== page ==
The Basic Law was drafted as part of the Sino-British Joint Declaration covering Hong Kong after its handover to China on July 1, 1997. The joint declaration stated that Hong Kong would be governed under the principle of ‘one country-two systems’ and would continue to enjoy its capitalist system and individual freedoms for 50 years after the handover.
Public nomination 'could violate Beijing's requirement of "balanced participation"'
Rimsky Yuen hints that pan-democrats’ plan for public nomination may not be workable, as propaganda chief mentions Beijing’s powers
Stuart Lau, Jeffie Lam, Tony Cheung and Fanny W. Y. Fung
The justice chief yesterday cited a fresh argument against public nomination of candidates for chief executive as Beijing’s Hong Kong propaganda chief highlighted China's power to declare a “state of emergency” if it ever deemed the government had lost control of the city.
As the debate on electoral reform in Hong Kong continued to heat up, Secretary for Justice Rimsky Yuen Kwok-keung stopped short of dismissing the concept of public nomination as unconstitutional, suggesting that the three-track proposal floated by pan-democrats on Wednesday - which would allow for nominations from the public and political parties that would be approved as a formality by the nominating committee - could go against the mini-constitution.
Allowing the public to nominate candidates could violate Beijing's requirement of "balanced participation", Yuen said.
"Someone suggested - I'm not saying this is necessarily the case - that it's very likely that candidates with the backing of a big political party, or a big bloc, will have stronger financial power and mobilisation power."
This might lead to candidates securing nominations only from a particular sector or social class. "Will this be inconsistent with the principle of balanced participation as decided by the Standing Committee of the National People's Congress?" Yuen asked.
Yuen's comments came as Hao Tiechuan, the publicity director of the central government's liaison office, highlighted Beijing's power - granted by Article 18 of the Basic Law - to impose a "state of emergency" if it deemed that the city's government had lost control and national unity or security was endangered.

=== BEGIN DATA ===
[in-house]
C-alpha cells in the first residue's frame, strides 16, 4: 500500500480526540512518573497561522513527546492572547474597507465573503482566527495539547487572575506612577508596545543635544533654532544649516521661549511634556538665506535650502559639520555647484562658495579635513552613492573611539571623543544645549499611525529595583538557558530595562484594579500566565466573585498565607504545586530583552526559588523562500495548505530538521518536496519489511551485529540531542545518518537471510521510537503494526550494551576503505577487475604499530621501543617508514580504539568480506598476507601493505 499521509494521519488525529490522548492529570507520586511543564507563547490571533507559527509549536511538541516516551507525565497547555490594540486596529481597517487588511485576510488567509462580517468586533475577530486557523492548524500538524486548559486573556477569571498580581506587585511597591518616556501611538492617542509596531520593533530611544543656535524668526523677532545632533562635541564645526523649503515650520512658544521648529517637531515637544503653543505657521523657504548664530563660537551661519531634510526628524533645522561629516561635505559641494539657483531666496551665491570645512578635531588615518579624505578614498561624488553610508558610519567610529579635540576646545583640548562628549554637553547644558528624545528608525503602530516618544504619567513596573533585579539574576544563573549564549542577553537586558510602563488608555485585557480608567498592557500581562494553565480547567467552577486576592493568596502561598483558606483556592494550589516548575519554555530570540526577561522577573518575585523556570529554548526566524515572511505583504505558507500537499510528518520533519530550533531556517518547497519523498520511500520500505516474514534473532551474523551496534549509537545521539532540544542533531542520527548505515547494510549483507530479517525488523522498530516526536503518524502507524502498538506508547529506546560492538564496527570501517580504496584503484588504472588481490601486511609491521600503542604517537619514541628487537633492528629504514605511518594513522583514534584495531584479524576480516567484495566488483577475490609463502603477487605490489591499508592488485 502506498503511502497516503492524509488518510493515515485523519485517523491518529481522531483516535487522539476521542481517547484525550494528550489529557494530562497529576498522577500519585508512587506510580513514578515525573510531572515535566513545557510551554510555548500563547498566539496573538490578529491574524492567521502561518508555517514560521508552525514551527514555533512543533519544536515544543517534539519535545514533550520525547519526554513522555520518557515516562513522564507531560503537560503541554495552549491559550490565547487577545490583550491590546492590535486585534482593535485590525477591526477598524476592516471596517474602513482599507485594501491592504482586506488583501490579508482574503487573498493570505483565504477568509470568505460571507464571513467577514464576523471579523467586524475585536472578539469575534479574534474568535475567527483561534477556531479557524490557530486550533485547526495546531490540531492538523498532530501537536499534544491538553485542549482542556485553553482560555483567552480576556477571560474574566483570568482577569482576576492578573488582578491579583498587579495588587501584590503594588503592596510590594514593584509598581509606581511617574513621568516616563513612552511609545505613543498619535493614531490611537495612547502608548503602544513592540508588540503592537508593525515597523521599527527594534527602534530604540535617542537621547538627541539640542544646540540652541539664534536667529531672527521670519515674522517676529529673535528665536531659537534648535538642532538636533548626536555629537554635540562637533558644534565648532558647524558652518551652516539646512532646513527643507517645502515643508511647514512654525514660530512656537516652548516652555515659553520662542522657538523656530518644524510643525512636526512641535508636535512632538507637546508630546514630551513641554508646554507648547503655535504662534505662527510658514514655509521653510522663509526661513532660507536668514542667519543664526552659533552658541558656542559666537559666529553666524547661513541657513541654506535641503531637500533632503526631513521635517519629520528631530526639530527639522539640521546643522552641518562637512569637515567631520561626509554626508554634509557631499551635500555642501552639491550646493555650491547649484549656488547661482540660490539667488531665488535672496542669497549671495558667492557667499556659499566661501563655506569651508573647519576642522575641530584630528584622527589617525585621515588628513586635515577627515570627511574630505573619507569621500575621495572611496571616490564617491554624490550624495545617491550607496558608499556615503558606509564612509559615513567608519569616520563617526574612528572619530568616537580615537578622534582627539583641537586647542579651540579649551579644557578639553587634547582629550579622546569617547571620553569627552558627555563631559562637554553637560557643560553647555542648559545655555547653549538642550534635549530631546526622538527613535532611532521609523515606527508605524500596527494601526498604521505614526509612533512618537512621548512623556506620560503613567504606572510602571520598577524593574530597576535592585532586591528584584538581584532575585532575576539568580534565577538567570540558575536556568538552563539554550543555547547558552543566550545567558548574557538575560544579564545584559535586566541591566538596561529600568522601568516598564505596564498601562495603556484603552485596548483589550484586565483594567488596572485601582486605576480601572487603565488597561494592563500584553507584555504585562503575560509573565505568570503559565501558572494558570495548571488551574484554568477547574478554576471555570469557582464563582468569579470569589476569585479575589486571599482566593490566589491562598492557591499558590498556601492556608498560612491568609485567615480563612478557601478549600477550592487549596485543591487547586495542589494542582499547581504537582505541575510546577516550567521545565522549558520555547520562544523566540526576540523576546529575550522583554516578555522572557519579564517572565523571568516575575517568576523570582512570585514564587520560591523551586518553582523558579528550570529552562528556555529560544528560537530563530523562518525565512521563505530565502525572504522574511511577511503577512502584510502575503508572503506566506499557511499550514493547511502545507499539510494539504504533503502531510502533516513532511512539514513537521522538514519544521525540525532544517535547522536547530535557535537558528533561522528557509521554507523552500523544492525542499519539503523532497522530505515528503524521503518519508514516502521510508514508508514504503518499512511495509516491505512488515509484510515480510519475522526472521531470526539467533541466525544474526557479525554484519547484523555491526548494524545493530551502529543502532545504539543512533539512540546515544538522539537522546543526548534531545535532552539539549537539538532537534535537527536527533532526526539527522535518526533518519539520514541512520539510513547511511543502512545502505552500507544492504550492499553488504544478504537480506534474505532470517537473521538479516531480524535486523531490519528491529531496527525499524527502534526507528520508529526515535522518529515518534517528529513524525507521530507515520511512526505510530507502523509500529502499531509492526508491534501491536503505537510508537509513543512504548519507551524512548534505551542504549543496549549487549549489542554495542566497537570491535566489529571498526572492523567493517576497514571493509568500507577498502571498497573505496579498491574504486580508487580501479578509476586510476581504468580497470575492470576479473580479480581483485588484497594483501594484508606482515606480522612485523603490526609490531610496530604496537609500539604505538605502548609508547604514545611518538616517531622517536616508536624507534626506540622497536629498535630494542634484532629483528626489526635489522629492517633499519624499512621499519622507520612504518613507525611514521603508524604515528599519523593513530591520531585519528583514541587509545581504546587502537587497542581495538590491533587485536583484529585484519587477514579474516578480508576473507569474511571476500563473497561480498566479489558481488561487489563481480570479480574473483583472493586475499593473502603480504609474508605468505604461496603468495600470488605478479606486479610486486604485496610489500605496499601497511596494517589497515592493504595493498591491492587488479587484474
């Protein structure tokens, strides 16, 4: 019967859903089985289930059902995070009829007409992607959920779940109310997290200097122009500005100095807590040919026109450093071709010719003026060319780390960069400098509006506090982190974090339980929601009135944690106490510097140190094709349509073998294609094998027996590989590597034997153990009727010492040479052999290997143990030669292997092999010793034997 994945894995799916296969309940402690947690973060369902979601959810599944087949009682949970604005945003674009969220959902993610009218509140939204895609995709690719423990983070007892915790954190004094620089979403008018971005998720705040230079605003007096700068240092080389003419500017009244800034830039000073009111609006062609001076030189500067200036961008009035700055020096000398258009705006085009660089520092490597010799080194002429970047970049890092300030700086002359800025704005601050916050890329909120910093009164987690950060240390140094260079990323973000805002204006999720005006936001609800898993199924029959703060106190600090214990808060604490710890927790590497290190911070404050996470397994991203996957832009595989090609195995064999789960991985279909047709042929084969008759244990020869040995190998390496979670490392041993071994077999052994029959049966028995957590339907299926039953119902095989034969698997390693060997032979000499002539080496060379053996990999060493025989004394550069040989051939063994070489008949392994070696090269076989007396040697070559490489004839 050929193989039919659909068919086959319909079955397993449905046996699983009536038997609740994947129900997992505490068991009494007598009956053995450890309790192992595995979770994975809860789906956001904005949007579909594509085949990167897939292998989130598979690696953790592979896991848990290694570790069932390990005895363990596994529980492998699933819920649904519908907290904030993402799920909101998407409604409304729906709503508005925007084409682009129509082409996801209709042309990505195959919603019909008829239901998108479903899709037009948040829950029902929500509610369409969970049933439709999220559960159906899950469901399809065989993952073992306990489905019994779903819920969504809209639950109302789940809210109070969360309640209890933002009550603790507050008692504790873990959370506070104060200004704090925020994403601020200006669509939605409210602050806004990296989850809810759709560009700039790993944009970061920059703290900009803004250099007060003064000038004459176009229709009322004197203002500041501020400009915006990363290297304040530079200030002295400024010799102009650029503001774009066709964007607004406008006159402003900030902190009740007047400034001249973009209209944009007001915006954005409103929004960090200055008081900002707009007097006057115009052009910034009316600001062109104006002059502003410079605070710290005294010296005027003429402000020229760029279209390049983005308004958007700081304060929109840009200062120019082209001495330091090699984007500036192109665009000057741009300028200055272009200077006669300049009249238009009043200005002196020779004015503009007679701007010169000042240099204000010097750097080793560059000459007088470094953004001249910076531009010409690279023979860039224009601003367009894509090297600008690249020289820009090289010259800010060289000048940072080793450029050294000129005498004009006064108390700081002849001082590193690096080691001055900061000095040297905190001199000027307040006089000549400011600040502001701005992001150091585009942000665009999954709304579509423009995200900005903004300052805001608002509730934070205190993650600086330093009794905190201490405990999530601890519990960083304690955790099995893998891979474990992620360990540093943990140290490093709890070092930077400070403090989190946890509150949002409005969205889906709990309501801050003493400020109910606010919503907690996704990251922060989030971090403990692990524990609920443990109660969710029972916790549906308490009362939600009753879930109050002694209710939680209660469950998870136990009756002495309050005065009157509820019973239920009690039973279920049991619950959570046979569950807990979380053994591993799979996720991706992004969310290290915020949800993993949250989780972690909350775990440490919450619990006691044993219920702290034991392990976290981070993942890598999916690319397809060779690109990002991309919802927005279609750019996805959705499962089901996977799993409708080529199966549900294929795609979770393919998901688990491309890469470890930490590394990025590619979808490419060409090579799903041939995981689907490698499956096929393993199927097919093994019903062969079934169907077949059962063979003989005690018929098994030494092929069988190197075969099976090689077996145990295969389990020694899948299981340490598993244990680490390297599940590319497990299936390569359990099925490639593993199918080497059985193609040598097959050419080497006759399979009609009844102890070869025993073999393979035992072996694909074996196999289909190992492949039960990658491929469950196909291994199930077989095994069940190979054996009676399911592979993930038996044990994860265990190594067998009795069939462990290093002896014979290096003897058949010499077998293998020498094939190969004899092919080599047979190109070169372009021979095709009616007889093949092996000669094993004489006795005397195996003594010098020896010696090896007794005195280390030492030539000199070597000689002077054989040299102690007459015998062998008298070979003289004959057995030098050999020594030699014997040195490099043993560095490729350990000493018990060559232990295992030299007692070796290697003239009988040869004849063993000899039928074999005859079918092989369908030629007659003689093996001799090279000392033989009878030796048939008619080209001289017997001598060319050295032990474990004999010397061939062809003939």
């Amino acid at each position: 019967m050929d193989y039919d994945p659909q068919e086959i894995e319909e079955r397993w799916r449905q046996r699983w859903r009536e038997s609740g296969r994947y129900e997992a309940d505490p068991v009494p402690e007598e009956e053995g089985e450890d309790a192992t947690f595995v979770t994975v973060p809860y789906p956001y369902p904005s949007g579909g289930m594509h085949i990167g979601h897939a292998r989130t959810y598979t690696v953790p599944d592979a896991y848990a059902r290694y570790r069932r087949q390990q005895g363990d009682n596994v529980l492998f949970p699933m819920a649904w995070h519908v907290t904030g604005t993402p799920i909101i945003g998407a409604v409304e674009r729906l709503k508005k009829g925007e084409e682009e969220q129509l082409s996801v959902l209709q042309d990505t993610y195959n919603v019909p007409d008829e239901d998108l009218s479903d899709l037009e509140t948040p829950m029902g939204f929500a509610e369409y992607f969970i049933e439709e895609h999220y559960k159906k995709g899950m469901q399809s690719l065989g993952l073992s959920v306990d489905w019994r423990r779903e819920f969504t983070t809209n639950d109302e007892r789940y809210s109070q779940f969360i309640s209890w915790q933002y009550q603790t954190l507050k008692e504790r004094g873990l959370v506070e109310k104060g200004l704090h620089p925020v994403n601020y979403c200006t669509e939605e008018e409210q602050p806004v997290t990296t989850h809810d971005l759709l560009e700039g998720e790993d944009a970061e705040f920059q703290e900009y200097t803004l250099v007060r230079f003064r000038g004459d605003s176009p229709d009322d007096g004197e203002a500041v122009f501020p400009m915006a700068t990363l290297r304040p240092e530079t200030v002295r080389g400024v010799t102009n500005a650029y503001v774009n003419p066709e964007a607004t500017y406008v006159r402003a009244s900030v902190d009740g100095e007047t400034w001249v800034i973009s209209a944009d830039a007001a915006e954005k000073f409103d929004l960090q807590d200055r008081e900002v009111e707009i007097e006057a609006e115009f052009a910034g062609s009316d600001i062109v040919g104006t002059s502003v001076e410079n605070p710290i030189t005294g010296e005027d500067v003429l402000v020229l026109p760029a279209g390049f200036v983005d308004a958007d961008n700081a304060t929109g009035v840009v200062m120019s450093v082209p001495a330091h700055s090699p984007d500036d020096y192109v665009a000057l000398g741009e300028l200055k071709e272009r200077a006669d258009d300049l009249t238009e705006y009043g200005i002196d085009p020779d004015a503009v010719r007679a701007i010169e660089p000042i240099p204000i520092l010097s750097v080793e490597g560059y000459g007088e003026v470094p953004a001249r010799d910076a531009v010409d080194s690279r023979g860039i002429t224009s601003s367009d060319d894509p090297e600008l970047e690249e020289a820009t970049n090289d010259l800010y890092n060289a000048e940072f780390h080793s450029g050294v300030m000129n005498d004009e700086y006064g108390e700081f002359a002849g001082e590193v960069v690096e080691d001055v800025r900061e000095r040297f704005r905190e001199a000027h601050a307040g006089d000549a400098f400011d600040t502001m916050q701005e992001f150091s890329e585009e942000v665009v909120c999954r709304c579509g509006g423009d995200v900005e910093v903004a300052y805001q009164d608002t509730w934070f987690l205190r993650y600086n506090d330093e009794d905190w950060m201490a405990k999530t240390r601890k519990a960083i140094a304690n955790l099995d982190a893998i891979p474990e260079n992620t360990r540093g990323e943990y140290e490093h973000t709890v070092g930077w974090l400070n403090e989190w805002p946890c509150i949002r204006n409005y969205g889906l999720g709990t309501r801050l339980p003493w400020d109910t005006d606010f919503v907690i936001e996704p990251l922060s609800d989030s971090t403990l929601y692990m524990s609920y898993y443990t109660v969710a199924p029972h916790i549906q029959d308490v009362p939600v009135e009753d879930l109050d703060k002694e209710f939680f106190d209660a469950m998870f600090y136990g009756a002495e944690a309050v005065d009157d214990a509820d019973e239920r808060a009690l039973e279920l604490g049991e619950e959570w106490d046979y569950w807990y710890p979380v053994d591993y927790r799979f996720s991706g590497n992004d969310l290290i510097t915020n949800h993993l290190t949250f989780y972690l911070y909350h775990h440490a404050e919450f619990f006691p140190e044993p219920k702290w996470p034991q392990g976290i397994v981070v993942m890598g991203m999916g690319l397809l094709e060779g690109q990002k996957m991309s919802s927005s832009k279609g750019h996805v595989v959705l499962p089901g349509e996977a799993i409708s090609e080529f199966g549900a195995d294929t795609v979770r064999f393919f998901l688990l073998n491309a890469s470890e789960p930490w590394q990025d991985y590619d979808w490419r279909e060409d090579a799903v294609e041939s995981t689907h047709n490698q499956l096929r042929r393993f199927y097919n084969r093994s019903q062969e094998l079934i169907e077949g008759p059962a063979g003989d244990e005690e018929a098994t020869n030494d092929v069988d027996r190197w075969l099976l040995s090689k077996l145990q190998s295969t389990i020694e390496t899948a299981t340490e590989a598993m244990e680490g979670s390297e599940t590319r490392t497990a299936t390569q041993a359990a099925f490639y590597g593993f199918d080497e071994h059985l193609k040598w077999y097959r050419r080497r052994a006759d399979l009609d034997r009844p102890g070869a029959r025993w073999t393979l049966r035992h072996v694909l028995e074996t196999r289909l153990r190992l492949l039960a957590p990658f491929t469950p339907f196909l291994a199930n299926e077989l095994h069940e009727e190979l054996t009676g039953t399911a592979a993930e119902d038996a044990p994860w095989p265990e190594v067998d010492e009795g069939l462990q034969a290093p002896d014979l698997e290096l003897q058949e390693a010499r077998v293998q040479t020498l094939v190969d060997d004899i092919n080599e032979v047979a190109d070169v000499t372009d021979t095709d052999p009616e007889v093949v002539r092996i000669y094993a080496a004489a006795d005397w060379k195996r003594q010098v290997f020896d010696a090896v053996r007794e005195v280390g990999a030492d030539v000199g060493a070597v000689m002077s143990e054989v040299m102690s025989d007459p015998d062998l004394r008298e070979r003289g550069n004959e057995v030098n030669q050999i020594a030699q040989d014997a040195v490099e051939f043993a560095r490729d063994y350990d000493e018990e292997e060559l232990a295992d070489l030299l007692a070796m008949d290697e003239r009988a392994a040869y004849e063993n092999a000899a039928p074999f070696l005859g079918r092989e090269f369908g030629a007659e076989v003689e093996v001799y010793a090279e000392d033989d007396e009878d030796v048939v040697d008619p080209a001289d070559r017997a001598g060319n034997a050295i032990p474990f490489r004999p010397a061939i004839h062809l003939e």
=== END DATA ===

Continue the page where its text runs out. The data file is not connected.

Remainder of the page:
Hao did not say if his remarks were in response to pan-democrats' planned Occupy Central campaign.
At a separate event, Secretary for Constitutional and Mainland Affairs Raymond Tam Chi-yuen denied that Yuen's remarks contradicted his own previous comments. "I have never said whether anything contravenes the Basic Law or not," he said.
On the Alliance for True Democracy's three-track proposal, Yuen said the suggestion that the nominating committee should merely approve public and party nominations could, in fact, be unconstitutional.
"If the nominating committee ... has no choice but to confirm, as a matter of formality, [all] the nominations that got a certain [share] of the public's support ... this stands a high chance of violating the Basic Law," he said.
Pan-democrats have been split this week over whether to treat all three tracks of the proposal as "indispensable", with alliance convenor Joseph Cheng Yu-shek refusing to clarify the matter.
The Democratic Party has opposed bundling the three channels, drawing criticism from the People Power group and the League of Social Democrats.
Democratic Party chairwoman Emily Lau Wai-hing said party members remained focused on fighting for a reform proposal that would allow people of different political beliefs to run for chief executive.